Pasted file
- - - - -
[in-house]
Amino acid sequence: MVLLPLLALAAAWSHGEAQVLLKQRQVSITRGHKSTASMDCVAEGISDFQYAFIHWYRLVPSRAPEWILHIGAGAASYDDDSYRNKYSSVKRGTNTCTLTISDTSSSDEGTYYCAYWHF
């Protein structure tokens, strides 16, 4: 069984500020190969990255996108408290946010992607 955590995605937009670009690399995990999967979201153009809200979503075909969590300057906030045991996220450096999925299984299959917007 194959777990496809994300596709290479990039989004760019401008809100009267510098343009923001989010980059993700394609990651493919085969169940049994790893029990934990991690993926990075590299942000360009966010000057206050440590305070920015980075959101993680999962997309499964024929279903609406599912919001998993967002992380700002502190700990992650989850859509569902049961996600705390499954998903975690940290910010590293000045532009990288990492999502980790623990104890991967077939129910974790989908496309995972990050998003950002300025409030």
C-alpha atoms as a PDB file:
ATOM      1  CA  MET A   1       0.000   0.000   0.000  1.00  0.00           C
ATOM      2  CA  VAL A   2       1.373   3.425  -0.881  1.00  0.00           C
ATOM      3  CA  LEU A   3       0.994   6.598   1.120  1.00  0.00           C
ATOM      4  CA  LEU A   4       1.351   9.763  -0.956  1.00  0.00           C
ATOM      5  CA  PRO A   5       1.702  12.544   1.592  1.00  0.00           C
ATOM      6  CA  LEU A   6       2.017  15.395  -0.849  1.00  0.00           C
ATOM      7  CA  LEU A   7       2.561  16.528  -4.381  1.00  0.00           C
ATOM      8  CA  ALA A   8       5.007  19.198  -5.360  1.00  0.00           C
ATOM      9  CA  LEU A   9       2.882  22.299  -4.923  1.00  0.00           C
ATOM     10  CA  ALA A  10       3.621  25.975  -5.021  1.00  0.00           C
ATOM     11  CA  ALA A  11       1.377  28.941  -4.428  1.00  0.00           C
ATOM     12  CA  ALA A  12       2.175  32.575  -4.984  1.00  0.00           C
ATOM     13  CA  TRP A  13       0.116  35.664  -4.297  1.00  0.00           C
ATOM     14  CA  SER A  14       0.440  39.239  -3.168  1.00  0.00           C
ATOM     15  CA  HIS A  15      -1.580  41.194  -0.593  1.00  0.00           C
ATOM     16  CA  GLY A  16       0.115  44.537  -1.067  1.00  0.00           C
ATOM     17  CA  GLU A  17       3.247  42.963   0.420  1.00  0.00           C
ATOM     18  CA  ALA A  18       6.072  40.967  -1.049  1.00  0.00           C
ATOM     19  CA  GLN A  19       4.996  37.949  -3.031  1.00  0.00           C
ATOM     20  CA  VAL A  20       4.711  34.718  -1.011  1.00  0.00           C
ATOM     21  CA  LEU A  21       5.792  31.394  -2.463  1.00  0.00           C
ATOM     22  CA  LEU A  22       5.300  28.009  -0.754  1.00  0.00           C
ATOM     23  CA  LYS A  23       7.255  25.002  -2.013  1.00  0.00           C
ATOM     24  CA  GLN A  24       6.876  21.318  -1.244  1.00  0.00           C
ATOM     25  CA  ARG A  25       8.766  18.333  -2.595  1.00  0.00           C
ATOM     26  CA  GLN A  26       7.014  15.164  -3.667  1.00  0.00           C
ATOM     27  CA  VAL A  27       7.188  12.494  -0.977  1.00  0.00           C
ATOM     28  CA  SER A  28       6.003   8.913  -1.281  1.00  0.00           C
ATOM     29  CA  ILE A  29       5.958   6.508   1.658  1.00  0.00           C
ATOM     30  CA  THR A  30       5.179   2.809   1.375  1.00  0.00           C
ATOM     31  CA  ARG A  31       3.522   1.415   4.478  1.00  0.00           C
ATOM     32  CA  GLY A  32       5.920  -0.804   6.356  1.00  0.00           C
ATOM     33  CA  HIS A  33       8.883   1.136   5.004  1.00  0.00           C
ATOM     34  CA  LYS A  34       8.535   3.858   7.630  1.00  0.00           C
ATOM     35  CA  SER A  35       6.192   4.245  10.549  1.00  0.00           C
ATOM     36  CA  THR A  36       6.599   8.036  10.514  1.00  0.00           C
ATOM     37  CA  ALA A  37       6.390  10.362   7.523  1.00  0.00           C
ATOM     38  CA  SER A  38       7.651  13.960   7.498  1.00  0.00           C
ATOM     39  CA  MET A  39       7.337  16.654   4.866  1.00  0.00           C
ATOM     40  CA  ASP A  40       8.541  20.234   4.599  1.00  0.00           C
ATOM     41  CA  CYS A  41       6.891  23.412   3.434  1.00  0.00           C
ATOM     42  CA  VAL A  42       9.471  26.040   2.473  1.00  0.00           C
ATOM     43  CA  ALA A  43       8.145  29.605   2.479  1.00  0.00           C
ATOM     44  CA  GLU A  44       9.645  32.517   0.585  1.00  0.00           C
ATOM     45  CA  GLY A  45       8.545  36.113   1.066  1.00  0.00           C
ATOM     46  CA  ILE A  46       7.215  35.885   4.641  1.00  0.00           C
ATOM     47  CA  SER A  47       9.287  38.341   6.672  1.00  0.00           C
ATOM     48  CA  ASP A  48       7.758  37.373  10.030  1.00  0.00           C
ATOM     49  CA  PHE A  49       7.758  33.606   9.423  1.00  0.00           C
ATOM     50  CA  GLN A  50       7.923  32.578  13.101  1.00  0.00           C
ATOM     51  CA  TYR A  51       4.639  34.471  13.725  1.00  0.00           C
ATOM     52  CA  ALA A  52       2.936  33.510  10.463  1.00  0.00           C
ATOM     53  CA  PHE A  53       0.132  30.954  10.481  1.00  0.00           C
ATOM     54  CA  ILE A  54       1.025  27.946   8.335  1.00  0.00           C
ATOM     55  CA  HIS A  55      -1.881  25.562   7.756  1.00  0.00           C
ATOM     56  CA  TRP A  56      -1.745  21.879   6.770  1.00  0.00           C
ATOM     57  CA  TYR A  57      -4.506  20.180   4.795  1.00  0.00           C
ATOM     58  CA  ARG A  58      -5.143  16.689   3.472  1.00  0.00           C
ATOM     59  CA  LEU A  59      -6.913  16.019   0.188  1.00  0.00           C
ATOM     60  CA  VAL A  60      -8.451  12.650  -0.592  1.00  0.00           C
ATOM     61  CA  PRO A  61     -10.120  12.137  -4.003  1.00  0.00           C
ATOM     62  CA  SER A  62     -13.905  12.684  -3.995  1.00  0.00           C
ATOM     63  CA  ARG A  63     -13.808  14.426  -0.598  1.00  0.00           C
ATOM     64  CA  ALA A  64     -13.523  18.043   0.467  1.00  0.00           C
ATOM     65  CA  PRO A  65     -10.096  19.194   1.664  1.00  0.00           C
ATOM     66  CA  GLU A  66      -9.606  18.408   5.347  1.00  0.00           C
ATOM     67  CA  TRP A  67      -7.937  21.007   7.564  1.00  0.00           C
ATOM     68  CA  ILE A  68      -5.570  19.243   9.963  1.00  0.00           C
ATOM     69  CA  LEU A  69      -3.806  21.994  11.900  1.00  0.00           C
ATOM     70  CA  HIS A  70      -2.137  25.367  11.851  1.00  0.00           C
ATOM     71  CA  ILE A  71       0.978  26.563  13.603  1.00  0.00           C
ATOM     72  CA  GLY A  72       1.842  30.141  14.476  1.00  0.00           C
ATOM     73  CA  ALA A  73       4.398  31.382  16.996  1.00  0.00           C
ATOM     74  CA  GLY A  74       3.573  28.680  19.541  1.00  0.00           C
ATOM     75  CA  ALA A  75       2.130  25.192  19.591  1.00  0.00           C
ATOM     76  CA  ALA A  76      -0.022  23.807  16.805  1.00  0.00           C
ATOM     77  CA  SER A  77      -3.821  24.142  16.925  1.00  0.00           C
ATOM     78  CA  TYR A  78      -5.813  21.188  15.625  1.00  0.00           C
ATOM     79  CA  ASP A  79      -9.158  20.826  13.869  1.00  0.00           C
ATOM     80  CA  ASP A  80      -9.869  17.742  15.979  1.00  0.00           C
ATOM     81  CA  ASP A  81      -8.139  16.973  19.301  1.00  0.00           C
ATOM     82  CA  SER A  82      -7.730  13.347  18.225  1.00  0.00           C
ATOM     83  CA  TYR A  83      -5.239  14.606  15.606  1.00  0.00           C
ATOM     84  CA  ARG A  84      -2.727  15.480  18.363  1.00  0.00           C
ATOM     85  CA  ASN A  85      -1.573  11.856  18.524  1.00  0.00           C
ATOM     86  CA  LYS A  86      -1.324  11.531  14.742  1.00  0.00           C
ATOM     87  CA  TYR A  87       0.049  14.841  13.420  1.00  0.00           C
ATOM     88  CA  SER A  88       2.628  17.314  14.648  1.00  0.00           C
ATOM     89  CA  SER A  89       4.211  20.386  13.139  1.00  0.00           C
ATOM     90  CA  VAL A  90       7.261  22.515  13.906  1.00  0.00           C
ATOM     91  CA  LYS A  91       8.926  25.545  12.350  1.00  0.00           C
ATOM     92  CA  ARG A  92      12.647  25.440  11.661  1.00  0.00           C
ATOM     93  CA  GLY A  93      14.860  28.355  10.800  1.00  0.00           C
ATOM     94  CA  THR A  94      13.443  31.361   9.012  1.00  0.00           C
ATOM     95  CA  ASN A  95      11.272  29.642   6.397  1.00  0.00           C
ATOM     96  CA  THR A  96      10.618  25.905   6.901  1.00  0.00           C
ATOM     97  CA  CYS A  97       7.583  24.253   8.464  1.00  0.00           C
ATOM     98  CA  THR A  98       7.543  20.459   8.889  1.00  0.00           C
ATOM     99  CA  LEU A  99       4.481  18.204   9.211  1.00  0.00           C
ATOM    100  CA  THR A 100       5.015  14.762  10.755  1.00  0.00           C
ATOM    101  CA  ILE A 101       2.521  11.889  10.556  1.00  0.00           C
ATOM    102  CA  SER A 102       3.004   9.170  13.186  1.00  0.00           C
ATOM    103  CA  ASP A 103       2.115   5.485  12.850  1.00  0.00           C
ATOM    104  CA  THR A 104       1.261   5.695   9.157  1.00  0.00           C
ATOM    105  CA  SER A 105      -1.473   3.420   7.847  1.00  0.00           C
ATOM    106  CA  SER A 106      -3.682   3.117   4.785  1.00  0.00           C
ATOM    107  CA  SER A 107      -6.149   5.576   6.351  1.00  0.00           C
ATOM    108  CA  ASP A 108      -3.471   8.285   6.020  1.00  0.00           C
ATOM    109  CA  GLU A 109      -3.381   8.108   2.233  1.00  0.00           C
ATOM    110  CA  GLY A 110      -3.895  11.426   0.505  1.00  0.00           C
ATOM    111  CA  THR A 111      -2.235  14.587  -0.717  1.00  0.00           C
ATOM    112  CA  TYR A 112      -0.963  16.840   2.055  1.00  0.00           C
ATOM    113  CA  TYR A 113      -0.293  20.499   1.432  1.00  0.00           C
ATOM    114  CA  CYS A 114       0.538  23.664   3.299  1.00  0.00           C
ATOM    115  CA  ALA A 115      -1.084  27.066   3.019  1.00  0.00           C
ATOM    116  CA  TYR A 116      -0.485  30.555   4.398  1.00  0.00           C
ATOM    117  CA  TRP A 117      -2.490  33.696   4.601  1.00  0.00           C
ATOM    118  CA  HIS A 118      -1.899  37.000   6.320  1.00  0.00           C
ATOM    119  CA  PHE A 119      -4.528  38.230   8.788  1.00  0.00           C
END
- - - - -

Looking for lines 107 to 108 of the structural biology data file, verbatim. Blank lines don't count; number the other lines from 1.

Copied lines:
ATOM    103  CA  ASP A 103       2.115   5.485  12.850  1.00  0.00           C
ATOM    104  CA  THR A 104       1.261   5.695   9.157  1.00  0.00           C